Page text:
Estate Tax Returns: If the estate is a large one, larger than the maximum amount that can be transferred free from federal estate tax, then the successor trustee and administrator must also prepare and file the Federal 706 Estate Tax Return any pay any estate taxes that are due within nine months after the death of the trustor. If this is not done in a timely manner, there would be substantial penalties to pay. Some states also have state inheritance taxes that are due, and those tax returns also must be filed, if required.
Accounting to Beneficiaries: After all of the taxes and bills have been paid, the successor trustee shall be able to calculate the final distributable amount to each beneficiary. If requested the trustee must also provide a full and complete accounting showing how the figures were arrived at and enumerating all of the income and expenses incurred during the administration of the trust estate. Some trustees can create this accounting on their own, but most find it quite useful to hire an experienced CPA to prepare the accounting for the beneficiaries.
Funds Distribution from the Trust
Distributions to Beneficiaries: Once each beneficiary’s individual share of the Trust has been determined, then distributions form the trust can occur. Beneficiaries who are entitled to an outright distribution can receive their money by check or wire or some other form of acceptable transfer immediately. Real properties can be sold and the net closing proceeds distributed, or the trustee may decide to distribute the title to a particular beneficiary Those beneficiaries who are still too young to receive their funds may have to wait until they attain a certain age. For example, a beneficiary may be an adult, older than the age of majority which is typically 18 years of age, but if the trust specifies that the beneficiary must attain a different age, say 25 or 30, before they can receive all of their funds, then the trustee will have to hold those assets in trust for a few years until the beneficiary attains the requisite age specified in the trust.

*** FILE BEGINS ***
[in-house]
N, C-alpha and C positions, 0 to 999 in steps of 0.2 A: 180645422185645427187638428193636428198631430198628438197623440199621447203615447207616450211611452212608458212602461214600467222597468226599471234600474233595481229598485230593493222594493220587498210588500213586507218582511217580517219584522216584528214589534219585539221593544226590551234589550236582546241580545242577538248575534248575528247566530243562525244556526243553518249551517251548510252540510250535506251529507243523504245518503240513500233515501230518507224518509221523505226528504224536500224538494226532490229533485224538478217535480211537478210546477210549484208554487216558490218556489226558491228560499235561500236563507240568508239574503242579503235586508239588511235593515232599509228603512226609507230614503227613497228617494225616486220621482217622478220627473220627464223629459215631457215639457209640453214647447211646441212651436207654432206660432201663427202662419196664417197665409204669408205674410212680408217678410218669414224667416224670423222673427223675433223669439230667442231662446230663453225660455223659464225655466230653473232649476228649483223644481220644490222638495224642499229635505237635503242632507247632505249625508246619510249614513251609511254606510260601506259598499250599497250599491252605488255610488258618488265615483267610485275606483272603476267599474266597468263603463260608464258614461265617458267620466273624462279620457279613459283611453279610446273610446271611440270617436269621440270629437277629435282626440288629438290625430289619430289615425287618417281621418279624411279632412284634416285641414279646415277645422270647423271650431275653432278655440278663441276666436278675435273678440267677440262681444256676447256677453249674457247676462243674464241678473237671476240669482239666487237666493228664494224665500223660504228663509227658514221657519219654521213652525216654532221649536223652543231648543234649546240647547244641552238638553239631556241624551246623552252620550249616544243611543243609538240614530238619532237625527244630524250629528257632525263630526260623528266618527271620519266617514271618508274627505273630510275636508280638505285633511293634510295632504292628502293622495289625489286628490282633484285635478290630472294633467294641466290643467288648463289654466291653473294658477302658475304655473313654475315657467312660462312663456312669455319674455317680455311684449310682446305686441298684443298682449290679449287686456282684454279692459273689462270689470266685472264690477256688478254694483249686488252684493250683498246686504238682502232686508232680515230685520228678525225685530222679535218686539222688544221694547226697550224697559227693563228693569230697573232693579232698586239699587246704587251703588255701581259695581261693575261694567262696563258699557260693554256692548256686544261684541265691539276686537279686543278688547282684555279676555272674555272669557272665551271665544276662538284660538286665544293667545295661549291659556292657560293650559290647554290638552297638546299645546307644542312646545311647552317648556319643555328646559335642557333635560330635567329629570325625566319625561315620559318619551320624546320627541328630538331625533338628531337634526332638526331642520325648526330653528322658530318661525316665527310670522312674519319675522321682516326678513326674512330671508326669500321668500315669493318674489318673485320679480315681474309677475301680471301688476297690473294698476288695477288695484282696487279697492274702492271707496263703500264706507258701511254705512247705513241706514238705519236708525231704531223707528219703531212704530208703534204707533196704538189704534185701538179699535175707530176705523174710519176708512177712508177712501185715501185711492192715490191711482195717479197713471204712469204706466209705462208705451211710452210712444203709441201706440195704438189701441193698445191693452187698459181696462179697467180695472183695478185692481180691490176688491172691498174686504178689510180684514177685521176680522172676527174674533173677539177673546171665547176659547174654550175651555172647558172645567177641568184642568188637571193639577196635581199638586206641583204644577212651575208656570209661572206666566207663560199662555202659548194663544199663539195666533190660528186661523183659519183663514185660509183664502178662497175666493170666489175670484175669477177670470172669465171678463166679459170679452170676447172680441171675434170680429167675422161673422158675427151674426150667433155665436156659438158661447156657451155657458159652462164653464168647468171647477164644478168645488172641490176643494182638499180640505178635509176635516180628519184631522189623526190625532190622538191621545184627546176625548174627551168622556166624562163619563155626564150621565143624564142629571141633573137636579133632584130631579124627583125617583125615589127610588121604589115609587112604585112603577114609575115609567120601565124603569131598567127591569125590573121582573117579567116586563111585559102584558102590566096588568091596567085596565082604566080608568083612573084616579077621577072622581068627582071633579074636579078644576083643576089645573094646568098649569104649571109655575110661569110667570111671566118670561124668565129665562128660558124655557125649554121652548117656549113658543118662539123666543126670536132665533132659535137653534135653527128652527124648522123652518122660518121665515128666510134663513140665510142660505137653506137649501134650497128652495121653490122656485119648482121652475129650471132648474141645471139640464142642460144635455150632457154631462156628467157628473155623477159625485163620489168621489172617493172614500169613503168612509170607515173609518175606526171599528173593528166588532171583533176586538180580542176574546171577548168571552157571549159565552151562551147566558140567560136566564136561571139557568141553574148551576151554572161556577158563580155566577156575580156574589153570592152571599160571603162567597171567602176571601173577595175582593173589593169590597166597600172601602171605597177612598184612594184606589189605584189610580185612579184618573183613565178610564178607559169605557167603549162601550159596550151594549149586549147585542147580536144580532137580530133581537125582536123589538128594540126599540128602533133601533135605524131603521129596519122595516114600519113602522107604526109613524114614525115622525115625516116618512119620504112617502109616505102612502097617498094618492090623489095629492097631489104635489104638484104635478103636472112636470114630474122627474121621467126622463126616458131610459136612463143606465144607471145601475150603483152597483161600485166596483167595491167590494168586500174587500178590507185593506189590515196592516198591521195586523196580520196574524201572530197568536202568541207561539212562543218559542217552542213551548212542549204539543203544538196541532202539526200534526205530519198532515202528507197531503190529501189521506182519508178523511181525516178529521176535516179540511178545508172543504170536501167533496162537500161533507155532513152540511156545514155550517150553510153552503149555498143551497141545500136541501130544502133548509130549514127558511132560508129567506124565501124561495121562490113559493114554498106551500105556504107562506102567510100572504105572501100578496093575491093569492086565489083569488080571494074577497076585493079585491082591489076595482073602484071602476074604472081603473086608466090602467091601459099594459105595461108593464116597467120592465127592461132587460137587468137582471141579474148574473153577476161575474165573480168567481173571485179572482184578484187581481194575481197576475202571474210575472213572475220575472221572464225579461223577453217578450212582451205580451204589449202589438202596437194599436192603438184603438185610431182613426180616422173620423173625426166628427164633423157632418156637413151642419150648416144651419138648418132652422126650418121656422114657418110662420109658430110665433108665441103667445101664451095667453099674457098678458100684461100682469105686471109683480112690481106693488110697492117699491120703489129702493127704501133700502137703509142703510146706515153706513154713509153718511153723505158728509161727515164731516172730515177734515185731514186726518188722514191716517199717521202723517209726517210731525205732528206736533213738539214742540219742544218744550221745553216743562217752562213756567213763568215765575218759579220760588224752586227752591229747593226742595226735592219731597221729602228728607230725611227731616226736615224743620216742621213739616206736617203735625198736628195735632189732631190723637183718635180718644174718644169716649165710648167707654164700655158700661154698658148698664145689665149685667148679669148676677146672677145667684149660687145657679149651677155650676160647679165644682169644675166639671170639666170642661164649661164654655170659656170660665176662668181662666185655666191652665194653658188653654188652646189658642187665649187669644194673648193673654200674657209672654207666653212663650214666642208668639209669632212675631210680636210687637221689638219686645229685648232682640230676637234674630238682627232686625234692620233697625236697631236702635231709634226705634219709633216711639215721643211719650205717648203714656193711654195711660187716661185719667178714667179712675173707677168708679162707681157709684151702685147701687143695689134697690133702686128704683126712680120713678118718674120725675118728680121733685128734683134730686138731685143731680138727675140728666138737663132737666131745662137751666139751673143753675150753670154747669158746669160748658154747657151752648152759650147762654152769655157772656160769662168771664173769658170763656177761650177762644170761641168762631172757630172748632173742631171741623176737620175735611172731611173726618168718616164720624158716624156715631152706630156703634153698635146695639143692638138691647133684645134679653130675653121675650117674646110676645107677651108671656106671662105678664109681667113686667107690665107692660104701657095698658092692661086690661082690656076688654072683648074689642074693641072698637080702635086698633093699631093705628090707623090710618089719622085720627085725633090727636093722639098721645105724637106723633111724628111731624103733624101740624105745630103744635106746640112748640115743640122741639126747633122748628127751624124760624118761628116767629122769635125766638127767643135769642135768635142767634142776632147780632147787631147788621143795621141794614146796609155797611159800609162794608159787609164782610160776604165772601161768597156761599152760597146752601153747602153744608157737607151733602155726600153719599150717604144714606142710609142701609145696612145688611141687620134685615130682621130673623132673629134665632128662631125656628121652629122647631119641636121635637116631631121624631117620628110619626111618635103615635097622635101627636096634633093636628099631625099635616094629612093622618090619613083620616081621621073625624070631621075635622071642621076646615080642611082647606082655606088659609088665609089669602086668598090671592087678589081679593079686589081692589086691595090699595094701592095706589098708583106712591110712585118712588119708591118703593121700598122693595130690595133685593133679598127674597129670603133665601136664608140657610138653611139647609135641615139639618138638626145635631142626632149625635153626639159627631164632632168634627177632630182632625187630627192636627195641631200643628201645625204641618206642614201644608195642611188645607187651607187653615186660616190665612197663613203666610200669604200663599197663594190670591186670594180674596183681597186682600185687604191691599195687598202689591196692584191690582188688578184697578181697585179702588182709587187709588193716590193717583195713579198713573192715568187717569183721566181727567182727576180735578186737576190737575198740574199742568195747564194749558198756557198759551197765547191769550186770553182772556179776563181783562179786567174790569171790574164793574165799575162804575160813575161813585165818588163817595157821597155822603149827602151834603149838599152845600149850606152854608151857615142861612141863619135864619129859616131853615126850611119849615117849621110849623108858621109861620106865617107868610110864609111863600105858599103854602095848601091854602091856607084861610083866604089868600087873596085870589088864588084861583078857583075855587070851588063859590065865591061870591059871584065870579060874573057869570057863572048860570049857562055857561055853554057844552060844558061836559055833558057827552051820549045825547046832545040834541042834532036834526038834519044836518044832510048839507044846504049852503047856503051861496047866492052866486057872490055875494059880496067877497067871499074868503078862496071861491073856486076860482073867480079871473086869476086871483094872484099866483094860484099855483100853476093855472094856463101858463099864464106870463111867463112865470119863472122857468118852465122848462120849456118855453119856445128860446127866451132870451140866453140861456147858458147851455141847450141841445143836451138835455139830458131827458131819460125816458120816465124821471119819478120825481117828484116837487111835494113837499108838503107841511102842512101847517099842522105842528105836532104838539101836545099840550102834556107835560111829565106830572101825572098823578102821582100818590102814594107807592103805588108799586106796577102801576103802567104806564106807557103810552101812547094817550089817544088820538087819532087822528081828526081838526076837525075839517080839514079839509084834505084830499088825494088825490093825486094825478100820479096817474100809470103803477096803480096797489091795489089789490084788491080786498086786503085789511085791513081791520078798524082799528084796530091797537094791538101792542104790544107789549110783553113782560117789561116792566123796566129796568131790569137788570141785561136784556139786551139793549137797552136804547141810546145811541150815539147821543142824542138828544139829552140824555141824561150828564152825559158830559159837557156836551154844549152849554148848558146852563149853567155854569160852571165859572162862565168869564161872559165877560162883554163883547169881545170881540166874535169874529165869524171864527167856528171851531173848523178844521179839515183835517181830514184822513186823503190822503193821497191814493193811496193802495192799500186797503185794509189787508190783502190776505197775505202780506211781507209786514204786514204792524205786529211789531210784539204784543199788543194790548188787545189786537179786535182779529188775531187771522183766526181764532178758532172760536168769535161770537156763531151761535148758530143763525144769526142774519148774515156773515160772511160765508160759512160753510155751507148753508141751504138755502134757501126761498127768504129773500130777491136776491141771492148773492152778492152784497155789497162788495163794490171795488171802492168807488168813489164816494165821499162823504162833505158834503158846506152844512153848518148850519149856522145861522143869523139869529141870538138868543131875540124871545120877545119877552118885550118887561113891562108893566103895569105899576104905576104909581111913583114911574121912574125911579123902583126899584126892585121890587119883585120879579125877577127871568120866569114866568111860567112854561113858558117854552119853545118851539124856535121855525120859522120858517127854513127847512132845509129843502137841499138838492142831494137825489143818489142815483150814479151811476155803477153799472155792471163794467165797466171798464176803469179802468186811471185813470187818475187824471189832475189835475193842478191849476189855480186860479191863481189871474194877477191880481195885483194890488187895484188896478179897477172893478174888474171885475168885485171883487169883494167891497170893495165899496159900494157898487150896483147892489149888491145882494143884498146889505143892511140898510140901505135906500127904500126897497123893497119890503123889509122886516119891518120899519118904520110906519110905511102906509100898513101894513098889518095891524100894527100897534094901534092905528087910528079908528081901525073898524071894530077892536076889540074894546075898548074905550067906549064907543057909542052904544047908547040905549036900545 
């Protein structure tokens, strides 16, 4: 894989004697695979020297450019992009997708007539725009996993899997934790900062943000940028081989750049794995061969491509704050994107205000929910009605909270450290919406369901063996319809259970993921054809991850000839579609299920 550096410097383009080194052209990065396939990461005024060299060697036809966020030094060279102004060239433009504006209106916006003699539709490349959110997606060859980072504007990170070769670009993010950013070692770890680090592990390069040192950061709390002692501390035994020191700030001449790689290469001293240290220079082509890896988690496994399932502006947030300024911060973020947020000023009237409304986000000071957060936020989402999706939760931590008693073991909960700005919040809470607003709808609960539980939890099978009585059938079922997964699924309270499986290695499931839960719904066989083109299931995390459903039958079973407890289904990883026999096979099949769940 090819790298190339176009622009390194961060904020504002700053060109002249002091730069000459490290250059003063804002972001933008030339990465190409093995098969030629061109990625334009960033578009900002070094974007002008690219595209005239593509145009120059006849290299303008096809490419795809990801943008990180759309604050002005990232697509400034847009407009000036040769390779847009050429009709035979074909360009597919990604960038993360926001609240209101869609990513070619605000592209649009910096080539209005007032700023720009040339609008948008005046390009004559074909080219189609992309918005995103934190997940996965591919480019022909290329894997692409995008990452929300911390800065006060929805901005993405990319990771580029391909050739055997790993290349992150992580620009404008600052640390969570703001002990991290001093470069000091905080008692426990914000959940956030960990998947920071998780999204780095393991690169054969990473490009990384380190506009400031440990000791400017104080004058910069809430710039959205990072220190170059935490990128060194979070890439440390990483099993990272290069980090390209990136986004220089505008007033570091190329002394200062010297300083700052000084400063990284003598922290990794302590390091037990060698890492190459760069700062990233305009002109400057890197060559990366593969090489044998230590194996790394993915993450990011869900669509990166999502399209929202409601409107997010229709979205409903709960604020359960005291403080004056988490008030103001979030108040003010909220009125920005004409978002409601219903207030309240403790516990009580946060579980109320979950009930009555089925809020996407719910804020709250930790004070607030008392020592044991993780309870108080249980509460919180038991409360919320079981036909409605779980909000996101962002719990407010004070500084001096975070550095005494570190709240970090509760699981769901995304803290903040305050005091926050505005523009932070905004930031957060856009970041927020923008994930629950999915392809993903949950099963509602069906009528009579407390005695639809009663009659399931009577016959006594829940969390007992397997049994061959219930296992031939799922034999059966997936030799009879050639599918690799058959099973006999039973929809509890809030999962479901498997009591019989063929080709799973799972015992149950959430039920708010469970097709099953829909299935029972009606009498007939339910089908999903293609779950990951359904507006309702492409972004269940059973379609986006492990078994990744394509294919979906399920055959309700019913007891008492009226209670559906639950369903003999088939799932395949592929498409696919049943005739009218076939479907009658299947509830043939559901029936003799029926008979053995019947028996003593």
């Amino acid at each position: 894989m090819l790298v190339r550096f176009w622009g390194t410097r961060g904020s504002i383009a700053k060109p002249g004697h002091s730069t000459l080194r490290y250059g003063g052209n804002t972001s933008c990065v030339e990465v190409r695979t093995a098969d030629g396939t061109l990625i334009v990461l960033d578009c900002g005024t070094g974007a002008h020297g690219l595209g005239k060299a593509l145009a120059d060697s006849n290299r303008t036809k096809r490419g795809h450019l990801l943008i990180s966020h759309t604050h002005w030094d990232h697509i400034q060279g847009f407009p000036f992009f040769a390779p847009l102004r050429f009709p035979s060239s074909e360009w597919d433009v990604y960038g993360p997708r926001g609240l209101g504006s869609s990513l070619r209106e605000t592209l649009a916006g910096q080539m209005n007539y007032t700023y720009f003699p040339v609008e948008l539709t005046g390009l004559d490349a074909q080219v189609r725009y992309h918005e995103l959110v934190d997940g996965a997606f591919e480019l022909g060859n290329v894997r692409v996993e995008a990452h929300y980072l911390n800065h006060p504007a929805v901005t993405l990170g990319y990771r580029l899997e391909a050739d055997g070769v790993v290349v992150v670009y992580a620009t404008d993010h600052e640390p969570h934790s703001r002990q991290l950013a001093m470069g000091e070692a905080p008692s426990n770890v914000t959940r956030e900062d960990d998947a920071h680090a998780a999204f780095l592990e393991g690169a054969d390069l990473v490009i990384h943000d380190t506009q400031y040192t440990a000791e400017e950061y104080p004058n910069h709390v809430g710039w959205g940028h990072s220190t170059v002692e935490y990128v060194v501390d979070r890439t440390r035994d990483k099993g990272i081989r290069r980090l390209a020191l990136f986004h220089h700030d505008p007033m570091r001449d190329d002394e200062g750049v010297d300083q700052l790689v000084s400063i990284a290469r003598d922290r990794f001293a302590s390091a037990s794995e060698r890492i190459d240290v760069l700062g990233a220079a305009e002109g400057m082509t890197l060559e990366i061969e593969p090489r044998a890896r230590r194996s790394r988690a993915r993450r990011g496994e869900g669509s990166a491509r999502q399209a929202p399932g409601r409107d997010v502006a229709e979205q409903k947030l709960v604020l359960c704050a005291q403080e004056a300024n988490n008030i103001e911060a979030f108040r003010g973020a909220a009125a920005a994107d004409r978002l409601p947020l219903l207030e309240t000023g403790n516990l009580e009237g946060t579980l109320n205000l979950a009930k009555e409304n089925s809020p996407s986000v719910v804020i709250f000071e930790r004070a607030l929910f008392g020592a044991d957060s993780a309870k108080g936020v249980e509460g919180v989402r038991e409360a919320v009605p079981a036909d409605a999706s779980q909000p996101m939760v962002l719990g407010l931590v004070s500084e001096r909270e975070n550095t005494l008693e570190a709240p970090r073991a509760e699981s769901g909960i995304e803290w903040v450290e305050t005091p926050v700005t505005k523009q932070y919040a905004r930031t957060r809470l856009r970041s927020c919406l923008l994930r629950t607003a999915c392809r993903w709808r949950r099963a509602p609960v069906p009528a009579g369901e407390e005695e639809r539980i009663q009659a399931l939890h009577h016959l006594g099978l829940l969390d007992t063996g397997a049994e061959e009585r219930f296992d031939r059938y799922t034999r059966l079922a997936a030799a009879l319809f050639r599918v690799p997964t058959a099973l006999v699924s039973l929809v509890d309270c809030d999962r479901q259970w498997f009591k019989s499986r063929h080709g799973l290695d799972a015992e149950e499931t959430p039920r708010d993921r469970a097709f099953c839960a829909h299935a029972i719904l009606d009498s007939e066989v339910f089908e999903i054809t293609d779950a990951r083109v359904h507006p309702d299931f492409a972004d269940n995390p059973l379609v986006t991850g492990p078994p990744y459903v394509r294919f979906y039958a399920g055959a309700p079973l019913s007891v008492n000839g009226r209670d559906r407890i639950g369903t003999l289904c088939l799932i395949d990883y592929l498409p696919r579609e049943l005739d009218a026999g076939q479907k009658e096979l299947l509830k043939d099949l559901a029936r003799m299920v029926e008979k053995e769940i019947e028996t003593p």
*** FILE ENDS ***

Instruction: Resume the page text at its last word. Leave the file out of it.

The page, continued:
Preliminary Distributions versus Final Distributions: During the settlement of the trust estate, beneficiaries simply have to wait. It may take some time to pay all of the bills, to sell all of the assets that are going to be sold and to generally prepare the estate for distribution. Even when you think it’s done, the IRS could come back in the following hear and ask for more taxes if the IRS disagrees with the final trust tax return, or with the decedent’s final personal income tax return. One way to avoid this problem is to make a preliminary distribution to all beneficiaries, but to hold back enough money to pay any outstanding or unexpected bills or taxes, just in case there are any. This way, beneficiaries can receive most of their distribution sooner, but the trustee can hold some back just in case there are unforeseen expenses later. Once all tax returns have been accepted and all bills are paid, and the trustee is certain that there will be no additional expenses, then the trustee can make the final distribution to each beneficiary. Better to hold some back in this fashion, however, than to have to ask beneficiaries who already received and spent their money to chip back in. And, because the trustee is personally liable for fulfilling his or her duties, making preliminary distributions, and holding back a contingency account is a way to protect the trustee from individual exposure and from having to pay any bills himself or herself out of his or her own funds.
At all times prior to the distribution of a beneficiary’s share, the trustee should properly and prudently invest the funds of a beneficiary in order to generate income, and in a manner that will also protect the safety of the capital. As a general rule, the trustee should take care to avoid risky investments, maximize income, protect the principal and diversify the investments, after considering the prevailing economic conditions. This is often referred to as the prudent investor rule, which is designed to help insure that trust assets hold their value for the benefit of the beneficiaries notwithstanding the ups and downs of the market.
Estate Planning Attorneys Can Help Along the Way
To summarize, a trustee’s duties are fairly straightforward: stay organized and serve the better interest of the beneficiaries by following the steps set forth above. Most people can do it on their own if they are careful and organized. However, it’s often a good idea to hire and estate planning attorney or CPA to assist in making sure all the I’s are dotted and the T’s are crossed. Getting professional assistance to help with the fulfillment of the trustee’s duties is also typically a legitimate trust expense that the trustee can pay for with trust funds, rather than out of his or her own pocket. And, last but not least, if the trustee is entitled to individual compensation for his or her services, I highly recommend that the trustee take it. Because, believe me, by doing all of the above in a thorough and conscientious way, and by completing his or her duties for the benefit of all of the beneficiaries, the trustee will earn every penny of any compensation that they are entitled to.